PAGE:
Terrorist Attacks and Deaths Jumped 10 Percent Last Year as ISIS, al-Qa'ida Spread: Report

The U.S. State Department reported Wednesday that terrorist attacks and fatalities were on the rise last year.

The 2020 Country Reports on Terrorism, an annual document prepared by State Department officials for Congress, said "terrorist groups remained a persistent and pervasive threat" globally as they continue to spread.

The report highlighted that despite no longer holding territory in Iraq and Syria, the Islamic State militant group (ISIS) and its affiliates have continued to spread around the world and carry out deadly strikes. In fact, ISIS branches in countries other than Iraq and Syria caused more deaths last year than ever before.

Secretary of State Antony Blinken said the report "offers a frank assessment of the challenges we face" as it showed the number of terrorist attacks and overall fatalities jumped by more than 10 percent in 2020 compared with the year prior.

"These figures reflect, in part, the spread of ISIS branches and networks and al-Qa'ida affiliates, particularly in Africa," Blinken said in a statement.

The report said ISIS was responsible for "radicalizing" individuals to conduct acts of violence across South and Southeast Asia, as well as in Africa. ISIS-affiliated attacks in West Africa nearly doubled from roughly 2,700 four years ago to nearly 5,000 in 2020.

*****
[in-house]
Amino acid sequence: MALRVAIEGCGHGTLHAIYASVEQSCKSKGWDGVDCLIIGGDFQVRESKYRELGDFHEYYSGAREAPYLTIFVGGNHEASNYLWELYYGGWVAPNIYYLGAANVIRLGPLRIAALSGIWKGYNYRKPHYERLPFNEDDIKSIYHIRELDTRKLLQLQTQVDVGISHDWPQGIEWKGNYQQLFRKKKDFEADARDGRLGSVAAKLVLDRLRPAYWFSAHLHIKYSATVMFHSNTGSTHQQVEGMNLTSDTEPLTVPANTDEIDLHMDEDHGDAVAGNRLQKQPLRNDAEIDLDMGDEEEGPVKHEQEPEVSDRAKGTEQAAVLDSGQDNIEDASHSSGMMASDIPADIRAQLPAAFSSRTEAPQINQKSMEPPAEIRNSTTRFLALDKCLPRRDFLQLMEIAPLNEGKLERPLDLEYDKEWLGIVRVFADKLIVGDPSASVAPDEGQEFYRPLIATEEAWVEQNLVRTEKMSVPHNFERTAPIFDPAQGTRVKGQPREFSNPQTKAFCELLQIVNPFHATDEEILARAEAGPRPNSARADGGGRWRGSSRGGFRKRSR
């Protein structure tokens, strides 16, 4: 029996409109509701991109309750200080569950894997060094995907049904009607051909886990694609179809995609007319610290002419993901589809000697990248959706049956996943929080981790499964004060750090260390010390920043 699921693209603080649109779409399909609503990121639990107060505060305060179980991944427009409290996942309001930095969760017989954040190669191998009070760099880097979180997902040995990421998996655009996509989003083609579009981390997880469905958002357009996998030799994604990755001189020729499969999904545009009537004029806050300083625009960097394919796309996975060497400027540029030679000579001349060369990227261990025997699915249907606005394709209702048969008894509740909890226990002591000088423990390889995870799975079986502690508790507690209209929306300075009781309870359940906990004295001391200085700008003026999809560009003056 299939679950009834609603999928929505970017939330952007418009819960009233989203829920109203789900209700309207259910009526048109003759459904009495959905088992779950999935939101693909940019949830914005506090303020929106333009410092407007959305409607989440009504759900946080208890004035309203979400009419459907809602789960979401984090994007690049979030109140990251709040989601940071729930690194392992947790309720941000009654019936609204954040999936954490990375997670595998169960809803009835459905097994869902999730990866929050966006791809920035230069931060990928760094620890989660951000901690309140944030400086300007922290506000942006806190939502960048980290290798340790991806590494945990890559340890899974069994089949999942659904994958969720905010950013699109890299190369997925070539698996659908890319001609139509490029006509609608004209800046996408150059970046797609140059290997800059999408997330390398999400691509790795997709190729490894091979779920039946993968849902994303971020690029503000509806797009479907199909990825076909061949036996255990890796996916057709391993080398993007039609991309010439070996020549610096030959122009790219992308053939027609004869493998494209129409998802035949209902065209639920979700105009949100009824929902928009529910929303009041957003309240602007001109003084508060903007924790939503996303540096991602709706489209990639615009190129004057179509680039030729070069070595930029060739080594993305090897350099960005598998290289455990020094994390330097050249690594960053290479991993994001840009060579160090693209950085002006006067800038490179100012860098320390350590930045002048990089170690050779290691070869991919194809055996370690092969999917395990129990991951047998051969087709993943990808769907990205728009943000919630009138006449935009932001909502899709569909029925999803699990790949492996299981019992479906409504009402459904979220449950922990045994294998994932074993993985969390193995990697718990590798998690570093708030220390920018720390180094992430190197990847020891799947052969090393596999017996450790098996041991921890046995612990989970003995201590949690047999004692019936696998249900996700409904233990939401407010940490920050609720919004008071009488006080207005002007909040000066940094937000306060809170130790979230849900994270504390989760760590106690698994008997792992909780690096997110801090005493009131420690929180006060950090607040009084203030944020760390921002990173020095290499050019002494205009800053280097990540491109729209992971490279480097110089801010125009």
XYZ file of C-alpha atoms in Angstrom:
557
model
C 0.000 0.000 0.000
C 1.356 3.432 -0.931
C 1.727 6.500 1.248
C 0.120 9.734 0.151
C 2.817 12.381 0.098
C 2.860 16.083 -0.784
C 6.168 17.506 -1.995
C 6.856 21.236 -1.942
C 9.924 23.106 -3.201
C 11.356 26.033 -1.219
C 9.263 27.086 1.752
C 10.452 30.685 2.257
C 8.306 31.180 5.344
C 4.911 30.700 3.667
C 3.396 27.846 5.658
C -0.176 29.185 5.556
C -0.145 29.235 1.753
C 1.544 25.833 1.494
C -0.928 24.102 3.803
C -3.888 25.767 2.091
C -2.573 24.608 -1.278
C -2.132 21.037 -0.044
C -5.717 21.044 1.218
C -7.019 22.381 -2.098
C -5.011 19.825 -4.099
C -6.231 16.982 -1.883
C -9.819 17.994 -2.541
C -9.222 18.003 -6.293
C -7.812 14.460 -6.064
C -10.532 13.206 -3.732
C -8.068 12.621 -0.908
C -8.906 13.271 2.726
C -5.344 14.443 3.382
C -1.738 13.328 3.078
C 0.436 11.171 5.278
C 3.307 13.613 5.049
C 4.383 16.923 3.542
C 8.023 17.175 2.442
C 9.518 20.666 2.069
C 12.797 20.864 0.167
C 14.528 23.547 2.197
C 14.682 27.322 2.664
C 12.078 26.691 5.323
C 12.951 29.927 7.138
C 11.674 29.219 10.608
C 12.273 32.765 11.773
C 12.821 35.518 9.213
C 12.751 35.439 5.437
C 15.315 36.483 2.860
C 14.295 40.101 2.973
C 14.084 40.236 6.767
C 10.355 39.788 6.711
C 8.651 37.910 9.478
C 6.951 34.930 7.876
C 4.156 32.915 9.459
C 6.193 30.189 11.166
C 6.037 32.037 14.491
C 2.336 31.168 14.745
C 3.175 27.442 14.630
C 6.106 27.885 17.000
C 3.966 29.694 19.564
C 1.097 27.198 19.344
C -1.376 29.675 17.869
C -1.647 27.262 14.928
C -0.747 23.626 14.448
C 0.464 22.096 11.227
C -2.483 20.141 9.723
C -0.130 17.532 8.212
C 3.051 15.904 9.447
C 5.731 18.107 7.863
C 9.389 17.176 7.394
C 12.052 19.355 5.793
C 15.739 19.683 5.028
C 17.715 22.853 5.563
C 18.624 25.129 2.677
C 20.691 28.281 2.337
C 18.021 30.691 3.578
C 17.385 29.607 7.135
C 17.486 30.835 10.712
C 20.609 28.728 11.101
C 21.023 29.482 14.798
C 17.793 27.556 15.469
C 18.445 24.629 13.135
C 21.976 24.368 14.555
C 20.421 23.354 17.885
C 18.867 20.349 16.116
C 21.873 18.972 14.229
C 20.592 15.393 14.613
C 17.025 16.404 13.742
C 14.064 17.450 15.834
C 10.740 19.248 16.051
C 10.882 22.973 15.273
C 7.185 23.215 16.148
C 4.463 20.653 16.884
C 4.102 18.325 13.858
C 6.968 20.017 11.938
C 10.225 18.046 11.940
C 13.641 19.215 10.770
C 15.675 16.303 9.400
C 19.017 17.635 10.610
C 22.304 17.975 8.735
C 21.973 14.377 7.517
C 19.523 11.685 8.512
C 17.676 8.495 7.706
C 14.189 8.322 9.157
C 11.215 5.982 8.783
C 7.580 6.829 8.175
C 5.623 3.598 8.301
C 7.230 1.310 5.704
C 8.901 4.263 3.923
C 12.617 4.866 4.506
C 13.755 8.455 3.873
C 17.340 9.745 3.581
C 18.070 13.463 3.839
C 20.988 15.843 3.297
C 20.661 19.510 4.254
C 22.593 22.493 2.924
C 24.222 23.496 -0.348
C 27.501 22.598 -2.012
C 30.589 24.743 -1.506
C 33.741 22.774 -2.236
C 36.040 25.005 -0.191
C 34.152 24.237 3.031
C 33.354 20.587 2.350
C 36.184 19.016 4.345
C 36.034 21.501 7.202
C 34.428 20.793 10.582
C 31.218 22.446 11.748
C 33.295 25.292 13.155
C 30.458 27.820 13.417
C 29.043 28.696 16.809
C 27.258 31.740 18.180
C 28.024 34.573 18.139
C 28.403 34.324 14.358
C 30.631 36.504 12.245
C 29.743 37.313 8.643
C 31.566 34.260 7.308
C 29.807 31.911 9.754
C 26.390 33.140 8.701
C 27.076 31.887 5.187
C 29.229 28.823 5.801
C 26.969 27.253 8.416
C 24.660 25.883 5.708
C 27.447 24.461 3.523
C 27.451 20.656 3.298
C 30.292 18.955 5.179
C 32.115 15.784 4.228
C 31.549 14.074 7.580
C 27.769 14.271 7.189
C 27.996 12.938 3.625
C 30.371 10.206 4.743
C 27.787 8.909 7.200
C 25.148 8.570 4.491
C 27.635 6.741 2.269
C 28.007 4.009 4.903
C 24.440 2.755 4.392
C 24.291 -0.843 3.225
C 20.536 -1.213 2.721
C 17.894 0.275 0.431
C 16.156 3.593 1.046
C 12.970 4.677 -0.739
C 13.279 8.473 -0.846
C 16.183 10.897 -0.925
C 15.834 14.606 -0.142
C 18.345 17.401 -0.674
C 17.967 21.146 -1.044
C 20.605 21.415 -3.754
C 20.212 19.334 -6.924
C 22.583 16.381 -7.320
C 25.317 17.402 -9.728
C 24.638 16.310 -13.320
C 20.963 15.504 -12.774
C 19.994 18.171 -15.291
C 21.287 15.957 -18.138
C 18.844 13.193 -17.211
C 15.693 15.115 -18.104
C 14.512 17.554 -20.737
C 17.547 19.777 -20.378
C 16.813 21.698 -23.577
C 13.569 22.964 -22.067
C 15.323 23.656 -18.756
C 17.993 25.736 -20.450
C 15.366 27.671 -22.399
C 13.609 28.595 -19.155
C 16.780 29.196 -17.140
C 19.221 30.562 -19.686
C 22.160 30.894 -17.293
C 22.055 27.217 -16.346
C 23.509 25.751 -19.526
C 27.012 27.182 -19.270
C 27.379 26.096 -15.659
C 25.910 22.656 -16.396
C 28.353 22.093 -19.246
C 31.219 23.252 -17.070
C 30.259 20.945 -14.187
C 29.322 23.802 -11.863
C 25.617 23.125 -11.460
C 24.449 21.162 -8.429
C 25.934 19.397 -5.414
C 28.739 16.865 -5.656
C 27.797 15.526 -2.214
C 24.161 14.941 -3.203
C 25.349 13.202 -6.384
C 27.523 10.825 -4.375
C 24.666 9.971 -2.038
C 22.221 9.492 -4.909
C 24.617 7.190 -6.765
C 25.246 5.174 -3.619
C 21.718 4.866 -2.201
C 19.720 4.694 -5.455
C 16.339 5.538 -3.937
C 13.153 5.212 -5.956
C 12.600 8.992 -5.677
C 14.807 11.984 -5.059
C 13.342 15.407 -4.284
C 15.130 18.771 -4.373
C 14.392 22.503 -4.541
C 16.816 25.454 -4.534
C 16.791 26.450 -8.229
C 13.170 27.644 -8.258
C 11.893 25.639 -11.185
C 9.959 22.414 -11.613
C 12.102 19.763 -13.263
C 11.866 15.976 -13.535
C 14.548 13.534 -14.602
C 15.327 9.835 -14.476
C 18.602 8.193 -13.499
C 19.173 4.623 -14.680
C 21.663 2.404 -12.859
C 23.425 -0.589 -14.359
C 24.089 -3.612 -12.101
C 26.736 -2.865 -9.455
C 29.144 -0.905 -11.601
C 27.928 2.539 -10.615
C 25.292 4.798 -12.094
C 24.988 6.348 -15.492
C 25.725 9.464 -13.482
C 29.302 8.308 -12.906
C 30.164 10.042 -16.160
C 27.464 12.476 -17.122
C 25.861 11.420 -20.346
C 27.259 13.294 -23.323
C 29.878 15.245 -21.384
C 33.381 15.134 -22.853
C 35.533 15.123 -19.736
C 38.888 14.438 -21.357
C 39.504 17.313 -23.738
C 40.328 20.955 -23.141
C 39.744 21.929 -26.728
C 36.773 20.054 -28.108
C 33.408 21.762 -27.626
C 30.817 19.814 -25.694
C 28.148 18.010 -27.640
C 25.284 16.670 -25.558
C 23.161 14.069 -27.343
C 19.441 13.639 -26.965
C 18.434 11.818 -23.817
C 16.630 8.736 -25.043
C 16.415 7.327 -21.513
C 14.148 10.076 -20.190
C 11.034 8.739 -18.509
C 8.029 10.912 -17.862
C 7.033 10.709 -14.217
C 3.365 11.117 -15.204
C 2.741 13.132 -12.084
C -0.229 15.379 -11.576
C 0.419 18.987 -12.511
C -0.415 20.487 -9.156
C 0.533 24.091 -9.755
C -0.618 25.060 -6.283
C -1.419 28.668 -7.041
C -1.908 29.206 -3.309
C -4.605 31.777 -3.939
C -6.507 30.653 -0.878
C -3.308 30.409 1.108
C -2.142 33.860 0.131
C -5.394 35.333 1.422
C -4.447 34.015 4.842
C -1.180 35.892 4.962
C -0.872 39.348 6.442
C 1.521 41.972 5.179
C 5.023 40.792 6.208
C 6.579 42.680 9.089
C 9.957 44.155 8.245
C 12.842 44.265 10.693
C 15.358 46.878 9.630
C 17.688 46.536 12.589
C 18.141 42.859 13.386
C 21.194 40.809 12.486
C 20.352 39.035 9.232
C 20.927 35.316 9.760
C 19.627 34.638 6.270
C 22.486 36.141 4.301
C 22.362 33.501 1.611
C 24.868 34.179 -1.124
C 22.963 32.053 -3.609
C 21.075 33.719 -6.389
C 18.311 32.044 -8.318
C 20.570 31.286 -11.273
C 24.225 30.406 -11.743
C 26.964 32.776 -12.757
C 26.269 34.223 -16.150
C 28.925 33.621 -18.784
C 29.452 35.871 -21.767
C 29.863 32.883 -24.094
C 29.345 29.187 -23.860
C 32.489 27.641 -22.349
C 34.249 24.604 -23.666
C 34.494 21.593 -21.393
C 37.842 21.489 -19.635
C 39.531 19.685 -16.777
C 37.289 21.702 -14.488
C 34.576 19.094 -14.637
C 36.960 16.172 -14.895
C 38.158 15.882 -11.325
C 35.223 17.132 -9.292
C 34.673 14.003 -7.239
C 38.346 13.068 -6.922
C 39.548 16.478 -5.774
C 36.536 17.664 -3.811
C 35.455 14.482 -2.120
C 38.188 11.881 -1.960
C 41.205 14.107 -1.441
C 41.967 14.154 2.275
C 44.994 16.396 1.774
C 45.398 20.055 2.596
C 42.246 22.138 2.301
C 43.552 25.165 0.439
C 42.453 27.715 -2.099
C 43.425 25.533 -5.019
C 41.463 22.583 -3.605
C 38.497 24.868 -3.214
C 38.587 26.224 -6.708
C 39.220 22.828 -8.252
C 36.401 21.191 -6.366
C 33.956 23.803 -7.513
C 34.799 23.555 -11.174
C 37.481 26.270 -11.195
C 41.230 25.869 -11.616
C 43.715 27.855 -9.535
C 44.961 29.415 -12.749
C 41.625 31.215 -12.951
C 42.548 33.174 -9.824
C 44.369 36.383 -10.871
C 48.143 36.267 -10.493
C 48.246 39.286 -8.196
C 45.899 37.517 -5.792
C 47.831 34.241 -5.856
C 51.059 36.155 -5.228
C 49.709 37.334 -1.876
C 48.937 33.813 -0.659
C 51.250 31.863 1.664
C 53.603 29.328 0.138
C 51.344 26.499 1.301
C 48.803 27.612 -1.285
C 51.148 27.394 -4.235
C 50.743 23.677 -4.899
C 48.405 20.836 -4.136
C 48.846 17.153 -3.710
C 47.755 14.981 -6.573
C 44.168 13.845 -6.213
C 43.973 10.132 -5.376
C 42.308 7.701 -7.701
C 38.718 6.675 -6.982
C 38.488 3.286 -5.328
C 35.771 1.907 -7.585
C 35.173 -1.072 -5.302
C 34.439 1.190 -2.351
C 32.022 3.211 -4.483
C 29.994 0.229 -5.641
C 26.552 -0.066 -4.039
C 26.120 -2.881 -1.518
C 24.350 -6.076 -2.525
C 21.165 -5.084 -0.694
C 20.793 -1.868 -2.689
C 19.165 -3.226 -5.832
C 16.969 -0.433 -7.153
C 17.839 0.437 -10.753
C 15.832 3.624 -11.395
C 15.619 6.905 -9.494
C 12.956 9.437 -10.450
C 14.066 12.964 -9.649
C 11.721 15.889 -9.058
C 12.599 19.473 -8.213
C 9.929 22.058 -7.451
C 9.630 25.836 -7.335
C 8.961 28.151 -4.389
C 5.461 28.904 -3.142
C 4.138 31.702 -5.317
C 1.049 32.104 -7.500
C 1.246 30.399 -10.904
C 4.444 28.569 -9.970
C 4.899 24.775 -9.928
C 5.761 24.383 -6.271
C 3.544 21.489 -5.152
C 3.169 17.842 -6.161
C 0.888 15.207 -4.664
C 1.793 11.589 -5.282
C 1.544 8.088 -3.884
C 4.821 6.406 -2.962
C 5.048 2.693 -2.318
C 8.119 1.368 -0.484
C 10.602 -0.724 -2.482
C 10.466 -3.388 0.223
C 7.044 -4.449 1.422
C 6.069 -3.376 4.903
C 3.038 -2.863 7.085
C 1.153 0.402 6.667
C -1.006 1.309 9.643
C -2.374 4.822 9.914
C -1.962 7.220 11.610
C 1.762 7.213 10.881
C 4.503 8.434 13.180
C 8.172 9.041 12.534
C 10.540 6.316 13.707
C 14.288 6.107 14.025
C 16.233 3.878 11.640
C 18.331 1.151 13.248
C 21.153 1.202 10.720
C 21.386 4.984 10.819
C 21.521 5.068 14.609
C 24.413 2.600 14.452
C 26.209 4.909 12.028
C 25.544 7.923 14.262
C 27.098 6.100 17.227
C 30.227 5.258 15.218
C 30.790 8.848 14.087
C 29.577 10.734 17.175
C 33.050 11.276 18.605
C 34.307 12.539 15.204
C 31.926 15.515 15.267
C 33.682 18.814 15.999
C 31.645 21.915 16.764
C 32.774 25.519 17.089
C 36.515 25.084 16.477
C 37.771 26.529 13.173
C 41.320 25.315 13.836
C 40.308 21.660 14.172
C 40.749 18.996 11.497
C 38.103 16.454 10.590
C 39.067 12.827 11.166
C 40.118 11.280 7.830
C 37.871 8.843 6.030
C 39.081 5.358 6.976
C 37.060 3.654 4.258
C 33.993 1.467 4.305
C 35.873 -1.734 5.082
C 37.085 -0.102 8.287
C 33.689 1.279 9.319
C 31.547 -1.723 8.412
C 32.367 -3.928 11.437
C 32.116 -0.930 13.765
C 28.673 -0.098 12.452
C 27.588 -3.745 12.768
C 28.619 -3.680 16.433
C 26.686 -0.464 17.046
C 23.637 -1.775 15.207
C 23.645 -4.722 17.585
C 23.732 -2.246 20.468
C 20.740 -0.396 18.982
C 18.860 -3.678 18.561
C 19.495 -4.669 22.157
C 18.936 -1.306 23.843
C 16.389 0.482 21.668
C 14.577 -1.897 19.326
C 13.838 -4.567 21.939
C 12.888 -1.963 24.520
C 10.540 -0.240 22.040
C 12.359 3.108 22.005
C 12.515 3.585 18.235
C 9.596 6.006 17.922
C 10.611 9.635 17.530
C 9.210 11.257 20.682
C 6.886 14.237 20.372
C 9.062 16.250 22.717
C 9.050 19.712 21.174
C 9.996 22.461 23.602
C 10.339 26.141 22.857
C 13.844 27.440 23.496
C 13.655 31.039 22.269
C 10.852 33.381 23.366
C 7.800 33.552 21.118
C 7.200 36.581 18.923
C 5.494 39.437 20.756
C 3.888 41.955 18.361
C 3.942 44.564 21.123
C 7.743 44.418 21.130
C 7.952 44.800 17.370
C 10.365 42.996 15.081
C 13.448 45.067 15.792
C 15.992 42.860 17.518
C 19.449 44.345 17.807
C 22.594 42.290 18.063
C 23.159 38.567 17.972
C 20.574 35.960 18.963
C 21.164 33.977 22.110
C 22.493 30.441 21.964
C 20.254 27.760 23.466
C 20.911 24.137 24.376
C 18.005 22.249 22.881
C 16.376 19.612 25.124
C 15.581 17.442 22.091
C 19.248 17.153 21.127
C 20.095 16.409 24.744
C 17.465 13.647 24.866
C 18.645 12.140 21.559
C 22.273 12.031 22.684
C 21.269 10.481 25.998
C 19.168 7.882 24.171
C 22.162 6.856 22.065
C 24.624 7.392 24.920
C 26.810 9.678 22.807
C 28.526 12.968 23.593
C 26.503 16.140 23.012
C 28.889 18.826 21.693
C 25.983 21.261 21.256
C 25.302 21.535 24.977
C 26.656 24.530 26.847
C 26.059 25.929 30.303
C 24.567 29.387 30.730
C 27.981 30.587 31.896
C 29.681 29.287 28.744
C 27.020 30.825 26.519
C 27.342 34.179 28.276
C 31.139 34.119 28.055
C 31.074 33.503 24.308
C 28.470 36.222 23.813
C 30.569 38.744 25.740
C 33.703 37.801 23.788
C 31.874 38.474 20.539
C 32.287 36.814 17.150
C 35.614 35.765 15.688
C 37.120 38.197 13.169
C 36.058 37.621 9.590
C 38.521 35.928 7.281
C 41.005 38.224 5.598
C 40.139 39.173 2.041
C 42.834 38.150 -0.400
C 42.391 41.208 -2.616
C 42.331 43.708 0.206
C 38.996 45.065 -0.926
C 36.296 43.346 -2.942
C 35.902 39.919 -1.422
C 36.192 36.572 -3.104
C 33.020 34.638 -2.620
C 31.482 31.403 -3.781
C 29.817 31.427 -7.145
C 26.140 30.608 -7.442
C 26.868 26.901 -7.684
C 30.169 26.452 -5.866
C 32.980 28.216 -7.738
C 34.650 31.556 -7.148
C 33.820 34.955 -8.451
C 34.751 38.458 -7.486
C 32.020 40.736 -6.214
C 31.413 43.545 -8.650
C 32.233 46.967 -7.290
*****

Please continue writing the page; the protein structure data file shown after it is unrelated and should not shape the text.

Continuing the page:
Last month, the Islamic State took responsibility for a suicide bombing in Uganda that killed three people and prompted the nation's parliament to be evacuated. Reuters reported that in addition to the three people killed, two of whom were police officers, dozens were injured.

Al-Qa'ida "bolstered its presence abroad" the report said, specifically the group's increased presence in the Middle East and Africa. In January 2020, an al-Qa'ida affiliate attacked a military base occupied by American and Kenyan forces. The strike killed Army Spc. Henry Mayfield Jr. and two Department of Defense contractors.

Terrorist Attacks Jumped 10 Percent in 2020
The U.S. Department of State reported Wednesday that terrorist attacks and fatalities were on the rise in 2020 compared to the year prior. In this photo, a member of the Iraqi forces walks past a mural bearing the logo of the Islamic State group in a tunnel that was reportedly used as a training center by ISIS. Ahmad Al-Rubaye/AFP via Getty Images

"The global COVID-19 pandemic complicated the terrorist landscape," the State Department report noted. The global health crisis halted travel and financing for groups, but many modified their strategies by relying on the internet to recruit members and "inspire attacks."

Some countries were so impacted by the COVID-19 crisis that they were less able to focus on terrorism threats or national security matters.

As terrorist attacks increased around the world last year, the United States is also dealing with increased terror threats from domestic actors.

FBI Director Christopher Wray told lawmakers in a September hearing that the domestic terrorism caseload has risen from roughly 1,000 ongoing investigations to 2,700.

"I think we anticipate, unfortunately, growth in both categories as we look ahead, over the next couple years," Wray said during the congressional hearing.